Samarium Cobalt (Ultra High Temperature)

About Samarium Cobalt Ultra High Temperature Magnets:

Ultra-High Temperature Samarium Cobalt magnets (first developed by EEC) are capable of operating at temperatures greater than 350°C. Our Ultra-High Temperature Samarium Cobalt magnets were designed for use at temperatures ranging from 350°C to 550°C. These magnets have high-to-moderate energy product (BH)max, high intrinsic coercivity, Hci, and straight-line extrinsic demagnetization curves up to 550°C.

Key features of sintered UHT SmCo magnets include:

  • Highest operating temperature available 350°C - 550°C
  • Plating suggested for long-term exposure above 400°C
  • Highest resistance to demagnetization

 

 

 

 

 

Samarium Cobalt Ultra High Temperature Magnetic Properties

Additional Information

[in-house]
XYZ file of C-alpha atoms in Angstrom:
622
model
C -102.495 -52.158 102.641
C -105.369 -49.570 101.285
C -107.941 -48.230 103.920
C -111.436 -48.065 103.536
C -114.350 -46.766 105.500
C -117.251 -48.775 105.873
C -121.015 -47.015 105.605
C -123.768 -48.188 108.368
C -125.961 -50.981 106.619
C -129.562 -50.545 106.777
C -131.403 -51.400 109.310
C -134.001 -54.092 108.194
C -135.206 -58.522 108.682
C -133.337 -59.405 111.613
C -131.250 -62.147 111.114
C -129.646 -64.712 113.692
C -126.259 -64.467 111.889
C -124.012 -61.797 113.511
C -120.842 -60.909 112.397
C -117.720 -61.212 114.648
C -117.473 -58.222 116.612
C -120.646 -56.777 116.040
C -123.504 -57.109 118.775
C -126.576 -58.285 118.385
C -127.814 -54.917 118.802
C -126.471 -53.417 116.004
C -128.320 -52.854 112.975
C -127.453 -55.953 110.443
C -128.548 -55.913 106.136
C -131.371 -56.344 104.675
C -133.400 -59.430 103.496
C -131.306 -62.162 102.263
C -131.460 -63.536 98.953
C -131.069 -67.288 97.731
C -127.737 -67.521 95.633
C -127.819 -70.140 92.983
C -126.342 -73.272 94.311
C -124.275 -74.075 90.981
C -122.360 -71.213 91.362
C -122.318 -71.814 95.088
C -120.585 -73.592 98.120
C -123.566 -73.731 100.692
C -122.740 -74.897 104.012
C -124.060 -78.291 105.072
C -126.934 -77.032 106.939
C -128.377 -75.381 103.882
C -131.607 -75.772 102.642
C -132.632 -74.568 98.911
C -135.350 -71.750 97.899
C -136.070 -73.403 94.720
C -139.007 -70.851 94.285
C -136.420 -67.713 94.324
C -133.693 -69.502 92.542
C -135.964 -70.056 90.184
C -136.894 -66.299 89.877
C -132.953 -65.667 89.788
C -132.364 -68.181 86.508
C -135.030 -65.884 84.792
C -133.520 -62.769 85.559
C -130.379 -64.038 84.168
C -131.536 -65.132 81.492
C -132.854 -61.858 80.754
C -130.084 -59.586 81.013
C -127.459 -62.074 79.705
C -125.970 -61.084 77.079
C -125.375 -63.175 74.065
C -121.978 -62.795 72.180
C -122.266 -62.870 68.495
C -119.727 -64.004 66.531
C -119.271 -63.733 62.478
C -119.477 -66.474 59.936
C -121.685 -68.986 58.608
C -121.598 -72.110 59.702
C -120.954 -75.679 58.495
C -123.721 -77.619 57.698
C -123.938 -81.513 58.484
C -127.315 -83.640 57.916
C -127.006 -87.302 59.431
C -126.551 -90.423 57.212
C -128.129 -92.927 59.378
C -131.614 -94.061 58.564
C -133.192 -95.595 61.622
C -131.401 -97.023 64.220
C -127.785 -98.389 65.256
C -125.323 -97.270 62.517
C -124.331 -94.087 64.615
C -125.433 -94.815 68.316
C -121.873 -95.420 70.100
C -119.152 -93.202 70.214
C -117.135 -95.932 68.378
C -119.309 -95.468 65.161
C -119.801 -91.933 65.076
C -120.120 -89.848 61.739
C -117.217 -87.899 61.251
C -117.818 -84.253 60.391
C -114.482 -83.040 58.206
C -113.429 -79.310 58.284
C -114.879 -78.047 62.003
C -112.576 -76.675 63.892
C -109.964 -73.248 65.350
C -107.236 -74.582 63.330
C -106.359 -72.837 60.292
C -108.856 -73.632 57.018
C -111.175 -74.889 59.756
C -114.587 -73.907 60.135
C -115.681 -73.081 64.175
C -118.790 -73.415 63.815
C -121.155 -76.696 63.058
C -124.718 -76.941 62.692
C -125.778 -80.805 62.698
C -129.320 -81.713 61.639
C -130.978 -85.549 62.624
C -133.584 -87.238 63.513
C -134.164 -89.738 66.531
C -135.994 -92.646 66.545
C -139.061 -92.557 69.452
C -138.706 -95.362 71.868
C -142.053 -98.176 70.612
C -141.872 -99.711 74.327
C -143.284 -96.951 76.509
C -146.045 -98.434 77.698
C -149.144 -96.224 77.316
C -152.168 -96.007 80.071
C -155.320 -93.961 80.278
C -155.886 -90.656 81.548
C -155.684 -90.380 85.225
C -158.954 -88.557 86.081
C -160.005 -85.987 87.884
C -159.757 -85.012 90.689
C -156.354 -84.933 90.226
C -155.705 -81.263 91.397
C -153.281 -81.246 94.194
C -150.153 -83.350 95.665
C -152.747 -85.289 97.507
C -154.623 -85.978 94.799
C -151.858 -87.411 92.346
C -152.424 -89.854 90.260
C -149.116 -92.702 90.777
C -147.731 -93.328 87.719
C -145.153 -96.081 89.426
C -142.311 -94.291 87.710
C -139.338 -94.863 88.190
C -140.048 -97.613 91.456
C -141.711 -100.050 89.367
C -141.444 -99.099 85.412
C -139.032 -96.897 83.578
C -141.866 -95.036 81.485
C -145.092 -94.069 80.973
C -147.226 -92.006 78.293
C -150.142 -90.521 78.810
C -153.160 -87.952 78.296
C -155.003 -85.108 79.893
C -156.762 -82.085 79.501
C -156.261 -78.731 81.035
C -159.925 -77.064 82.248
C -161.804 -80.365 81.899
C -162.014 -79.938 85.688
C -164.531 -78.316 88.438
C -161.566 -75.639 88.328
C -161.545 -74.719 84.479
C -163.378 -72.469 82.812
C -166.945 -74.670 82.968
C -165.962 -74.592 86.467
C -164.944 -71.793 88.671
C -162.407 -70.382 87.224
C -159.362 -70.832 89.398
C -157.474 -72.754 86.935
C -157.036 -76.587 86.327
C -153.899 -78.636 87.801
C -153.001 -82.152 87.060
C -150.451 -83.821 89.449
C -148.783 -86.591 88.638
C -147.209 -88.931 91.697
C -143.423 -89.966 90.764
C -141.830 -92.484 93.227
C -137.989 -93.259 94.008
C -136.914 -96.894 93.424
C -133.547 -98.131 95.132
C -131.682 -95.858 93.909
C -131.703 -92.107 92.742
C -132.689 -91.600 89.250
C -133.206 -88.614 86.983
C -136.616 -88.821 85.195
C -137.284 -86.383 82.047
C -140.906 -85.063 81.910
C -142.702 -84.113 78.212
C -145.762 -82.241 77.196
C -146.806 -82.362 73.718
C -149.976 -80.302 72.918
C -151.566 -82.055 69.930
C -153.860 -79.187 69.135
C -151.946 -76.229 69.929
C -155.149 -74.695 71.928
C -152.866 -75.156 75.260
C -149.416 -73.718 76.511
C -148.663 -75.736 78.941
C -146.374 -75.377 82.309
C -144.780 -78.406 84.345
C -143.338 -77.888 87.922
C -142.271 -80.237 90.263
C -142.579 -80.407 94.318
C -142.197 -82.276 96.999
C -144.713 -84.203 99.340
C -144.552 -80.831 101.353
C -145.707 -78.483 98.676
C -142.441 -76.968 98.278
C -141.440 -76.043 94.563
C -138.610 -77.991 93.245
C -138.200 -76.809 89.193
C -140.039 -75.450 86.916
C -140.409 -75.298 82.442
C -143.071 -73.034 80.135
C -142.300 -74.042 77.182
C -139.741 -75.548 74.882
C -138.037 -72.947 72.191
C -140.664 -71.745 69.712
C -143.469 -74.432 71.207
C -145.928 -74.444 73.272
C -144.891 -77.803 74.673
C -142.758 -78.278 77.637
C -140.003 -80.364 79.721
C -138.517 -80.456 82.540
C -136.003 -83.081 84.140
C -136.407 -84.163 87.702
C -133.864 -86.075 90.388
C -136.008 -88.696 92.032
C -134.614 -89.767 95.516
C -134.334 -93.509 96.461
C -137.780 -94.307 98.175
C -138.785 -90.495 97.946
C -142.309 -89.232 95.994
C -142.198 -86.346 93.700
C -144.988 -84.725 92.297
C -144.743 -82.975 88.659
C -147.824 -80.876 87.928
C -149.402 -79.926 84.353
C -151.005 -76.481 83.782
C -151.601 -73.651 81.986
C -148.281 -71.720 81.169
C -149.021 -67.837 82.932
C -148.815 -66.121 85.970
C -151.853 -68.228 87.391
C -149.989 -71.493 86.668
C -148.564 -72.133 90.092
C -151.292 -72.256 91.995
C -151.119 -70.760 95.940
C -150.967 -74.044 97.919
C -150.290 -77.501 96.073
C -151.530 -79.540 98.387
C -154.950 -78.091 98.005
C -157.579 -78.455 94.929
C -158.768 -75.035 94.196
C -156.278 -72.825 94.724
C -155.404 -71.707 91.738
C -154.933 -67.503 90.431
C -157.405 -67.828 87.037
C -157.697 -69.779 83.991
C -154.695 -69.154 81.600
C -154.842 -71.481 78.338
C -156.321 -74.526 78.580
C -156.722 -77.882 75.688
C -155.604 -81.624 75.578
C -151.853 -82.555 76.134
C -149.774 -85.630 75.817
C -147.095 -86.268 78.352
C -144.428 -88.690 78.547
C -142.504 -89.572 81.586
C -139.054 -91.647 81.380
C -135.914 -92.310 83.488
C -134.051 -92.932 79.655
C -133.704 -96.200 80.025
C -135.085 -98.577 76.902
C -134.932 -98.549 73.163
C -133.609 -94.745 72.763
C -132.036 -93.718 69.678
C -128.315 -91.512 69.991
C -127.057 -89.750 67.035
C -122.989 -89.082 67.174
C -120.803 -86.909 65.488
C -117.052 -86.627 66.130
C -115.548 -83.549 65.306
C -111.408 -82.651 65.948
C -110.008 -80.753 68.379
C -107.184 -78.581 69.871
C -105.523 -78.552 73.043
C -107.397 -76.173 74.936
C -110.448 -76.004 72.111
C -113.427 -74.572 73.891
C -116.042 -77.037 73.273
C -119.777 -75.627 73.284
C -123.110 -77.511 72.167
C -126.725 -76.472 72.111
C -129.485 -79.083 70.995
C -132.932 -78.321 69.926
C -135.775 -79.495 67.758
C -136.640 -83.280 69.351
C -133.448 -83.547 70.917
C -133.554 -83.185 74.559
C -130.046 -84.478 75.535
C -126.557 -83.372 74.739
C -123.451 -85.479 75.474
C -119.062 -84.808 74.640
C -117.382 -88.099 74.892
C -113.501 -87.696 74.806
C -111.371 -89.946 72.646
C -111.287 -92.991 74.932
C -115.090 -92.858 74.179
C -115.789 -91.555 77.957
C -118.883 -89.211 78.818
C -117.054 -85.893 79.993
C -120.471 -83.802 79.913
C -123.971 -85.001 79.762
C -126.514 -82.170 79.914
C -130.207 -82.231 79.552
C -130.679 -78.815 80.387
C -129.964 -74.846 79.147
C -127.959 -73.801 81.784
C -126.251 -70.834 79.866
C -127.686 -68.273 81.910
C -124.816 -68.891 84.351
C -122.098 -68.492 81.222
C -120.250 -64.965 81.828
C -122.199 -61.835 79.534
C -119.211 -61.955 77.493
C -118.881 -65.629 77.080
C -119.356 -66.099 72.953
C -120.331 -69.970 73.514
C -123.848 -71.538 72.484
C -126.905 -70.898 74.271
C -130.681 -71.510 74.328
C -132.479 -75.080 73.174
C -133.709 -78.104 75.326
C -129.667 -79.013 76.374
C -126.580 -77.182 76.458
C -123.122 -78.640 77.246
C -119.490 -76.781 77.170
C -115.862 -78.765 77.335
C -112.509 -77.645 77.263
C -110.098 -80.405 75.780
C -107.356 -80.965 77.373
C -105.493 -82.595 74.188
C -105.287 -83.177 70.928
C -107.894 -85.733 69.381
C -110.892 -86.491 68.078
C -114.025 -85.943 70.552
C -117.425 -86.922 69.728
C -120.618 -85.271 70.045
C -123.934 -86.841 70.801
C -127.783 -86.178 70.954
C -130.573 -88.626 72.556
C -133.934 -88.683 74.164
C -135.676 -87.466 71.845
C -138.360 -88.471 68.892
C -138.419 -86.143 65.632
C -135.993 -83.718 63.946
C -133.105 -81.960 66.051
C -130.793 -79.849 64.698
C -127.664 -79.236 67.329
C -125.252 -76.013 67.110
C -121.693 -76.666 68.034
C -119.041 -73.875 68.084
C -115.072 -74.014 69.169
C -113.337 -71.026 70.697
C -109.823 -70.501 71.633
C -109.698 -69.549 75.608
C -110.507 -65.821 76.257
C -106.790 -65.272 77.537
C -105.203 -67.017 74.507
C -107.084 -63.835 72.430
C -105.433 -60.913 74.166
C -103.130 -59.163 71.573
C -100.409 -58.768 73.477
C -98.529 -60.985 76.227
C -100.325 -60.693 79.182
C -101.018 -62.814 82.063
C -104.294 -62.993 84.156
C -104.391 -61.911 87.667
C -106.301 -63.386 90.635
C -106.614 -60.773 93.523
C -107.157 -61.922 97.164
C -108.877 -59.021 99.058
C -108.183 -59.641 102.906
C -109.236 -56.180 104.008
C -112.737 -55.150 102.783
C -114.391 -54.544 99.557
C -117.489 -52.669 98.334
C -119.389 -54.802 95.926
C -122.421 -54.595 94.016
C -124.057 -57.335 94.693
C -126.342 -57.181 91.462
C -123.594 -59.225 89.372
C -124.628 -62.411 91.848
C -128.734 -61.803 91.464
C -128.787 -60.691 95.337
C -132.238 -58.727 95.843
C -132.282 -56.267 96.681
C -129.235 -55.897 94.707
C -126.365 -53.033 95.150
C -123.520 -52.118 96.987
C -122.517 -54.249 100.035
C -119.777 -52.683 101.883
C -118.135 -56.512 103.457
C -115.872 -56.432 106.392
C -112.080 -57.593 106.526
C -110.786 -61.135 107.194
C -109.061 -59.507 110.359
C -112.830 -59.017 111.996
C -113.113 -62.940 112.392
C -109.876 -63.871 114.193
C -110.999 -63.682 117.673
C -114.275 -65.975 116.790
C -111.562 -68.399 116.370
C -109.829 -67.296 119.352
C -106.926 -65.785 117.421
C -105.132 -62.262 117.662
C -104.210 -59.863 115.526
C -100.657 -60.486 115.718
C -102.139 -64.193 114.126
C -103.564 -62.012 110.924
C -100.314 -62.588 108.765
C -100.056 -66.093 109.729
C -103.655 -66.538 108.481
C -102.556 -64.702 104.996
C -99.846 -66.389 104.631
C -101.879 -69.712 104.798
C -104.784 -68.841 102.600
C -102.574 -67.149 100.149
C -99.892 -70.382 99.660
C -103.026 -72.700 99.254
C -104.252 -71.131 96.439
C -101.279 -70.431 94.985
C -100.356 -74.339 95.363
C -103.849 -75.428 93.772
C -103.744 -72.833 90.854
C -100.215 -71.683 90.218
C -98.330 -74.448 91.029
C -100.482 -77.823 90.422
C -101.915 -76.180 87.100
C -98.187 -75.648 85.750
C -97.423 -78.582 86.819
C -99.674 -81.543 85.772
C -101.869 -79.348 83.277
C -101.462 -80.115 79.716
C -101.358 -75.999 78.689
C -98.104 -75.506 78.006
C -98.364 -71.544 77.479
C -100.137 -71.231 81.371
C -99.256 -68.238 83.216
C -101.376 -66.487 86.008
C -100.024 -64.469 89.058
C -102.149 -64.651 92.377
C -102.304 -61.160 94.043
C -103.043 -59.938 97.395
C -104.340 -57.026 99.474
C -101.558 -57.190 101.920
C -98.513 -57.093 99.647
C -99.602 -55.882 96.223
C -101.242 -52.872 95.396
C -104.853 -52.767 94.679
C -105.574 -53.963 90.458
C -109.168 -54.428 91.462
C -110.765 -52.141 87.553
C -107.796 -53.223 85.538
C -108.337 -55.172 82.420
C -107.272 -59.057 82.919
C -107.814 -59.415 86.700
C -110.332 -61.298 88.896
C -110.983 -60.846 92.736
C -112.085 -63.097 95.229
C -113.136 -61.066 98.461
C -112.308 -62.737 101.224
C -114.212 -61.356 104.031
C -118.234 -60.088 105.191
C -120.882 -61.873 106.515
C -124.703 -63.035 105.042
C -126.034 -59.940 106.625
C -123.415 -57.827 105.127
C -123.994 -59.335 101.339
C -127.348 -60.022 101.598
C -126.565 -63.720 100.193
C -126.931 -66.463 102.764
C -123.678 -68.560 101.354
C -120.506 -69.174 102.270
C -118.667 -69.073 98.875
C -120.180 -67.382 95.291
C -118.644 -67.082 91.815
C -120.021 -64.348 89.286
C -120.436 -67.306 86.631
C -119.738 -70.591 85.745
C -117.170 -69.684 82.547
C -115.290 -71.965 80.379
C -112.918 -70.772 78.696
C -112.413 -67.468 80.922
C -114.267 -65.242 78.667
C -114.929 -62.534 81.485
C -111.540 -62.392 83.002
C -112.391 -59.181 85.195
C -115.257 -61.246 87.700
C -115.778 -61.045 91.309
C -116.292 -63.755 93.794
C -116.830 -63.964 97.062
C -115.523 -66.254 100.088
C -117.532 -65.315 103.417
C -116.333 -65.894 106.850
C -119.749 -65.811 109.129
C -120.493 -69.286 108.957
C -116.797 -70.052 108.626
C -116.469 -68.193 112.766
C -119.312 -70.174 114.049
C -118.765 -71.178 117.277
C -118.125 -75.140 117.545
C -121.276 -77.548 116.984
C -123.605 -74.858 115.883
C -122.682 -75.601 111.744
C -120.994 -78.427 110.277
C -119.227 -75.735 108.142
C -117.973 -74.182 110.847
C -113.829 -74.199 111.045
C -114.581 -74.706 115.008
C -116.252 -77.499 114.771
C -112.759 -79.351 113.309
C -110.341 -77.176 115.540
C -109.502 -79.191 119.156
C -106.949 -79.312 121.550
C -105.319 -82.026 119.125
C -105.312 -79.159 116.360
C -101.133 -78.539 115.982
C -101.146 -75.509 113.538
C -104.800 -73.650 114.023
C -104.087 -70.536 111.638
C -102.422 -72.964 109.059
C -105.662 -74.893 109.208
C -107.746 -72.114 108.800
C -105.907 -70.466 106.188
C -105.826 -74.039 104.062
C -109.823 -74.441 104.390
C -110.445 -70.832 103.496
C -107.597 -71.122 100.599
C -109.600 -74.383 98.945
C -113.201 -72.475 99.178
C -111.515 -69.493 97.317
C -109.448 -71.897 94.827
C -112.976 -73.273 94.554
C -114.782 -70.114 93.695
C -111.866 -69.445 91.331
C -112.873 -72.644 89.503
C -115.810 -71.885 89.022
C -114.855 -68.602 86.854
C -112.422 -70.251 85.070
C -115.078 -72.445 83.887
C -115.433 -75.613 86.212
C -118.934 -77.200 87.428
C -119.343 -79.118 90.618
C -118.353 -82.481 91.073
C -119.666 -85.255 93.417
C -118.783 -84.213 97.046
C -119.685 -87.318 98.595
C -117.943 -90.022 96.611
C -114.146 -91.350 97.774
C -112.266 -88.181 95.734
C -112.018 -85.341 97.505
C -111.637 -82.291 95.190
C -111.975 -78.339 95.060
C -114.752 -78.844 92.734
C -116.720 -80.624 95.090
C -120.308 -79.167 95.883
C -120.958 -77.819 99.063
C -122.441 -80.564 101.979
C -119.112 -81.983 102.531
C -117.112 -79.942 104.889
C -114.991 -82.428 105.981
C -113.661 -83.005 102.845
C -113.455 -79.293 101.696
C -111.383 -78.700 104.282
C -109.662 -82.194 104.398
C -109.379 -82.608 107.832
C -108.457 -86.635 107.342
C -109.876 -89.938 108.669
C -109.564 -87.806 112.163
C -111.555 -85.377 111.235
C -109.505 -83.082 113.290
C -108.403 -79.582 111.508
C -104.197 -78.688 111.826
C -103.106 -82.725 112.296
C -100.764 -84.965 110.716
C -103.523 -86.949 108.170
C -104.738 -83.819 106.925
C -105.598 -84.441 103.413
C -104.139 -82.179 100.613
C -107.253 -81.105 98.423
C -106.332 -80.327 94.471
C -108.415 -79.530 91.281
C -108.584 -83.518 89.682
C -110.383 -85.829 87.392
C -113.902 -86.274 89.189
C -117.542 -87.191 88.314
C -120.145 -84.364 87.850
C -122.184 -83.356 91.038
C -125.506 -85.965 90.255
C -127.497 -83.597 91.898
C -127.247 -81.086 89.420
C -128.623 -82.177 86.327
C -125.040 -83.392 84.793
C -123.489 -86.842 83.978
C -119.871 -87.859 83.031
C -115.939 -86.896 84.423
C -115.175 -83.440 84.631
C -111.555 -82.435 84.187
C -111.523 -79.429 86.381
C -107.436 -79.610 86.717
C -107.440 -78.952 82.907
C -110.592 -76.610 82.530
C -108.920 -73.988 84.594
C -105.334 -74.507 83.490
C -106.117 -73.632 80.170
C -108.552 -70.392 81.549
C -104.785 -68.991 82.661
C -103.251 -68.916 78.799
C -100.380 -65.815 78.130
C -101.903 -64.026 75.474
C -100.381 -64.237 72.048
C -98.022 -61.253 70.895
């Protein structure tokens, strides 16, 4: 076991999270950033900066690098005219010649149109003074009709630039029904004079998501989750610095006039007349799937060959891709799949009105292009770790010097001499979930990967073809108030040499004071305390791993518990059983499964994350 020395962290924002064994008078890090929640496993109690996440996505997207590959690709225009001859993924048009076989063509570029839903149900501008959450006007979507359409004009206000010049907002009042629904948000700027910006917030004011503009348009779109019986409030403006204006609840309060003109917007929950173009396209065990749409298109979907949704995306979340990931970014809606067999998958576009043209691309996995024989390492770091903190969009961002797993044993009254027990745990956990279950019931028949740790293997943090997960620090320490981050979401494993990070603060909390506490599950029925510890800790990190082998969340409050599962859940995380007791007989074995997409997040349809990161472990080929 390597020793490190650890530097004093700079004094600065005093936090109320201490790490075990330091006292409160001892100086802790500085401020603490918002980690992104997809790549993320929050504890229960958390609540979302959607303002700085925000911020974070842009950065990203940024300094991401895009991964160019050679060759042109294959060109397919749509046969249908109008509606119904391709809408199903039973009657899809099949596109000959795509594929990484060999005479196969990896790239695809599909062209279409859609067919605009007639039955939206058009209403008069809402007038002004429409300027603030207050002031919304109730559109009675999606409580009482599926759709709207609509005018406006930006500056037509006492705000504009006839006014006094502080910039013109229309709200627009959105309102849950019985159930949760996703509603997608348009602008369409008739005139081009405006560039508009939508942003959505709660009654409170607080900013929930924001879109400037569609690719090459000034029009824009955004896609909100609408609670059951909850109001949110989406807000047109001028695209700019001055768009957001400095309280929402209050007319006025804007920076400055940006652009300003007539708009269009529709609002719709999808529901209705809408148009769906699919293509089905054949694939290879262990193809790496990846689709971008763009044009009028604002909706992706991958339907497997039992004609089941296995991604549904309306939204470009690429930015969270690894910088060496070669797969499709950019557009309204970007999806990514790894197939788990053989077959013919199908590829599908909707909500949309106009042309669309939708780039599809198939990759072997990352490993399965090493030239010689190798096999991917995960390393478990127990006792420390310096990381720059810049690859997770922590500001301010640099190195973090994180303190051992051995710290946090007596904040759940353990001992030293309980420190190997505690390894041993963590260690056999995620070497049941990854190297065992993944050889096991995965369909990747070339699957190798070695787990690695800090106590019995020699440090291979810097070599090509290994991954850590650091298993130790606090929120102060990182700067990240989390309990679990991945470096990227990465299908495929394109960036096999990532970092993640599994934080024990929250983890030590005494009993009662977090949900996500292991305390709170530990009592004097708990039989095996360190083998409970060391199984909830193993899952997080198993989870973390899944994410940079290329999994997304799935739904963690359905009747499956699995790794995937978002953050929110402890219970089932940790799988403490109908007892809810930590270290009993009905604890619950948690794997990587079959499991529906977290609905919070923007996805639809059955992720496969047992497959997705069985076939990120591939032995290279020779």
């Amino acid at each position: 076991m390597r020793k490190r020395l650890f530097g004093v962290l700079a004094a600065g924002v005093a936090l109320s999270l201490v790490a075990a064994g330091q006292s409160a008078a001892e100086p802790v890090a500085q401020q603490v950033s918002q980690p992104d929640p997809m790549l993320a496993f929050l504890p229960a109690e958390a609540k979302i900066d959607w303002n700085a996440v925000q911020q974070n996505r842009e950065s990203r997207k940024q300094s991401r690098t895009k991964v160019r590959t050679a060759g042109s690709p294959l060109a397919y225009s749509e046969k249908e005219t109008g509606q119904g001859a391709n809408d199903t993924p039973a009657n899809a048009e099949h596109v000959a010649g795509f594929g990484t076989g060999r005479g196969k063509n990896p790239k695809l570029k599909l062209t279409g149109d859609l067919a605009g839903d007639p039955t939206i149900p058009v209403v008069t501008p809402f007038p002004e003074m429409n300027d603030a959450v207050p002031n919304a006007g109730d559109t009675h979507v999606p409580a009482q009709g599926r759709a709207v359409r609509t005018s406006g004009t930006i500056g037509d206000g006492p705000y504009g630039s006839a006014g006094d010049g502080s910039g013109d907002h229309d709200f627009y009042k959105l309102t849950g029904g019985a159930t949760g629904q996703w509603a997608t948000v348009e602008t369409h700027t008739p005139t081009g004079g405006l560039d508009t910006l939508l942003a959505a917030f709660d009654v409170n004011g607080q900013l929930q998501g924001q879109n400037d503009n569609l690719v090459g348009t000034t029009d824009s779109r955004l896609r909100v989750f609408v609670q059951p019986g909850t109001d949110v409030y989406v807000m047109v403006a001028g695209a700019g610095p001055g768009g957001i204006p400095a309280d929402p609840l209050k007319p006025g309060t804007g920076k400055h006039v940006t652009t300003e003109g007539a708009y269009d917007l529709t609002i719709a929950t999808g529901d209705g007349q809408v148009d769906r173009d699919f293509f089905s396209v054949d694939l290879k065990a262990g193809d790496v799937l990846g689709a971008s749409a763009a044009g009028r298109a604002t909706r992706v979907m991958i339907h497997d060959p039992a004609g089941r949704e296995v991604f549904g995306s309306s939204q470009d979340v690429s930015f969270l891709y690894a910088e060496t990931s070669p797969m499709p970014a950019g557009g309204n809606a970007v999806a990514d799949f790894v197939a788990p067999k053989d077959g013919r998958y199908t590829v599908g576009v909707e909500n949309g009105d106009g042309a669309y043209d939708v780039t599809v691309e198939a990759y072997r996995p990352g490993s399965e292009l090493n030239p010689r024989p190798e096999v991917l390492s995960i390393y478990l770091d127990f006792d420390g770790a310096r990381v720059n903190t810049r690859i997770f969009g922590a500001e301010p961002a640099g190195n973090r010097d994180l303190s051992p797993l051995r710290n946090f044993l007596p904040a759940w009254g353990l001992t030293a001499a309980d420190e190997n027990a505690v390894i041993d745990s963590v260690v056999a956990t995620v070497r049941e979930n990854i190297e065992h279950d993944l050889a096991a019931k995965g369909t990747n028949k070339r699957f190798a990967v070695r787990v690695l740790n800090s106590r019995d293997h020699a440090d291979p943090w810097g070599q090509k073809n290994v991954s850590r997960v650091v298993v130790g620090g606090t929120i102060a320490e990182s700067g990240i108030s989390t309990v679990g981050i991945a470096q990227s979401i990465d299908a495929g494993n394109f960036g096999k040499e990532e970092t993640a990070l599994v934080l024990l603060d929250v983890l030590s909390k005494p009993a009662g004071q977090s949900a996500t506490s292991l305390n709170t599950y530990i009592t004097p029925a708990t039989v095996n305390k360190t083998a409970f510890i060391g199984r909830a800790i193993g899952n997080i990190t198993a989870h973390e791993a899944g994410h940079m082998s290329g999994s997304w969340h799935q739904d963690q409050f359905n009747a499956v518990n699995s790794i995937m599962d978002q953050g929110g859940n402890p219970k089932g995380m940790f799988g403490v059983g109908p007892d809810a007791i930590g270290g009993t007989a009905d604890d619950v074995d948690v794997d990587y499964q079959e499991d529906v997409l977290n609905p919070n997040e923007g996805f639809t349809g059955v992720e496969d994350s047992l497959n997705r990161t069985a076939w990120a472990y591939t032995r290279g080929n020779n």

Since 1970, SmCo5 and Sm2Co17 magnets have been satisfying needs for magnets that reach operating temperatures up to 320°C. But when the operating temperature of these conventional magnets exceeds 350°C, their extrinsic demagnetization curves become nonlinear, characterized by a “knee” in the curve. In 1995, the U.S. Air Force and other branches within the U.S. Department of Defense described requirements for magnets capable of operating at temperatures greater than 400°C. In response to those needs, Electron Energy Corporation (EEC) has developed this class of Sm2Co17 magnets for use at temperatures up to 550°C. These magnets have high-to-moderate energy product (BH)max, high intrinsic coercivity, Hci, and straight-line extrinsic demagnetization curves up to 550°C. Our objective during the development of this new class of materials was to maintain a substantially linear extrinsic demagnetization curve at higher temperatures while maintaining the maximum possible energy product. Accordingly, a new symbol (Tm) was introduced, which is defined as the maximum temperature at which the extrinsic demagnetization curve of a magnet is a straight line. A straight-line extrinsic demagnetization curve is of value to designers of minimum volume and minimum weight devices. The straight-line curve is even more important for dynamic or highly loaded applications where high demagnetization forces are encountered. For optimum performance, a discrete magnet composition is required for each specific temperature, (Tm). There is one area in which these ultra-high temperature magnets have already been successfully applied – space travel. In October 1998, NASA launched Deep Space 1, the first in a series of deep-space and Earth-orbiting missions conducted under the New Millennium Program designed to demonstrate new technologies in the environment of space. During its highly successful primary mission, the satellite tested 12 advanced, high-risk technologies in space, including an ion-propulsion engine manufactured by Hughes Electron Dynamics using EEC’s high temperature magnets. In an extremely successful extended mission, Deep Space 1 encountered the comet Borrelly and returned the best images and other scientific data ever from a comet.  
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